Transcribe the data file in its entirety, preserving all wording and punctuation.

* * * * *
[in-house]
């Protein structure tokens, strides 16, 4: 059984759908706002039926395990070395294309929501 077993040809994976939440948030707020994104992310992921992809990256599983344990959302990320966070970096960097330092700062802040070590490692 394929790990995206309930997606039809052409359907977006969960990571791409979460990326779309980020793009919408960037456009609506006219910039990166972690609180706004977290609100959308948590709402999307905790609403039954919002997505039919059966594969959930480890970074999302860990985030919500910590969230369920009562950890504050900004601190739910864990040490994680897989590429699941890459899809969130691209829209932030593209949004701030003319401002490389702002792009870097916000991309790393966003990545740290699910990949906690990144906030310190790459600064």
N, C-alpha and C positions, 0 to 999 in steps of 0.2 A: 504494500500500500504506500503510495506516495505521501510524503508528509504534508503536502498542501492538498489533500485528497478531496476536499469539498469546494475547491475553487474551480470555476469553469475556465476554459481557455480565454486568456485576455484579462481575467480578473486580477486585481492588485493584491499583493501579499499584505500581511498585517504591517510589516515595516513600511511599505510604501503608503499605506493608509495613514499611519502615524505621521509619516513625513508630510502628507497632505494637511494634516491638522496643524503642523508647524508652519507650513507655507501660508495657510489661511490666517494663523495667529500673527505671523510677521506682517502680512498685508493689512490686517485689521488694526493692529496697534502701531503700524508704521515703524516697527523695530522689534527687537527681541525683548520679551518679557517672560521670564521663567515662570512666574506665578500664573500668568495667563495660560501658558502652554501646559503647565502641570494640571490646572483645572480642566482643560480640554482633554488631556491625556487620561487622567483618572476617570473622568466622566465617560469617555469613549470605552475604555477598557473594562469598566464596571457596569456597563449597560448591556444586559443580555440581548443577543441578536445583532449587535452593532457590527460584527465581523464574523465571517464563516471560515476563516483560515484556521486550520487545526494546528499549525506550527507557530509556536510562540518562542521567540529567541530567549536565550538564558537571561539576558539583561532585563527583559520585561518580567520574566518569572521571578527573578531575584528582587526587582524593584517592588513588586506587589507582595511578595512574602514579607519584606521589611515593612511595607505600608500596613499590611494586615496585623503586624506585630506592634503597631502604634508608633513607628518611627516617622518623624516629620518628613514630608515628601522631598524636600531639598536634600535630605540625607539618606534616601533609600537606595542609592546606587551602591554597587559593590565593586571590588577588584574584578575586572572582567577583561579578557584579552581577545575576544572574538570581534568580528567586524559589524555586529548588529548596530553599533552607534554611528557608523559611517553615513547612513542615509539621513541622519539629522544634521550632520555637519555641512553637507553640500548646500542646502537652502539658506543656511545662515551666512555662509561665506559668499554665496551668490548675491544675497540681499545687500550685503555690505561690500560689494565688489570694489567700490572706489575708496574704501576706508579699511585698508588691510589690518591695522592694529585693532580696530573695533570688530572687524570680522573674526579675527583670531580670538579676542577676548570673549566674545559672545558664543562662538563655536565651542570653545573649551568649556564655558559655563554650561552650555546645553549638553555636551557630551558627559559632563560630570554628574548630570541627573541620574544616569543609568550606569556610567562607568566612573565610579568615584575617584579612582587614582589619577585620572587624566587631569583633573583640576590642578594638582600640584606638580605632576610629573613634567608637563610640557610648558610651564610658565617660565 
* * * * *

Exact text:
[in-house]
């Protein structure tokens, strides 16, 4: 059984759908706002039926395990070395294309929501 077993040809994976939440948030707020994104992310992921992809990256599983344990959302990320966070970096960097330092700062802040070590490692 394929790990995206309930997606039809052409359907977006969960990571791409979460990326779309980020793009919408960037456009609506006219910039990166972690609180706004977290609100959308948590709402999307905790609403039954919002997505039919059966594969959930480890970074999302860990985030919500910590969230369920009562950890504050900004601190739910864990040490994680897989590429699941890459899809969130691209829209932030593209949004701030003319401002490389702002792009870097916000991309790393966003990545740290699910990949906690990144906030310190790459600064």
N, C-alpha and C positions, 0 to 999 in steps of 0.2 A: 504494500500500500504506500503510495506516495505521501510524503508528509504534508503536502498542501492538498489533500485528497478531496476536499469539498469546494475547491475553487474551480470555476469553469475556465476554459481557455480565454486568456485576455484579462481575467480578473486580477486585481492588485493584491499583493501579499499584505500581511498585517504591517510589516515595516513600511511599505510604501503608503499605506493608509495613514499611519502615524505621521509619516513625513508630510502628507497632505494637511494634516491638522496643524503642523508647524508652519507650513507655507501660508495657510489661511490666517494663523495667529500673527505671523510677521506682517502680512498685508493689512490686517485689521488694526493692529496697534502701531503700524508704521515703524516697527523695530522689534527687537527681541525683548520679551518679557517672560521670564521663567515662570512666574506665578500664573500668568495667563495660560501658558502652554501646559503647565502641570494640571490646572483645572480642566482643560480640554482633554488631556491625556487620561487622567483618572476617570473622568466622566465617560469617555469613549470605552475604555477598557473594562469598566464596571457596569456597563449597560448591556444586559443580555440581548443577543441578536445583532449587535452593532457590527460584527465581523464574523465571517464563516471560515476563516483560515484556521486550520487545526494546528499549525506550527507557530509556536510562540518562542521567540529567541530567549536565550538564558537571561539576558539583561532585563527583559520585561518580567520574566518569572521571578527573578531575584528582587526587582524593584517592588513588586506587589507582595511578595512574602514579607519584606521589611515593612511595607505600608500596613499590611494586615496585623503586624506585630506592634503597631502604634508608633513607628518611627516617622518623624516629620518628613514630608515628601522631598524636600531639598536634600535630605540625607539618606534616601533609600537606595542609592546606587551602591554597587559593590565593586571590588577588584574584578575586572572582567577583561579578557584579552581577545575576544572574538570581534568580528567586524559589524555586529548588529548596530553599533552607534554611528557608523559611517553615513547612513542615509539621513541622519539629522544634521550632520555637519555641512553637507553640500548646500542646502537652502539658506543656511545662515551666512555662509561665506559668499554665496551668490548675491544675497540681499545687500550685503555690505561690500560689494565688489570694489567700490572706489575708496574704501576706508579699511585698508588691510589690518591695522592694529585693532580696530573695533570688530572687524570680522573674526579675527583670531580670538579676542577676548570673549566674545559672545558664543562662538563655536565651542570653545573649551568649556564655558559655563554650561552650555546645553549638553555636551557630551558627559559632563560630570554628574548630570541627573541620574544616569543609568550606569556610567562607568566612573565610579568615584575617584579612582587614582589619577585620572587624566587631569583633573583640576590642578594638582600640584606638580605632576610629573613634567608637563610640557610648558610651564610658565617660565 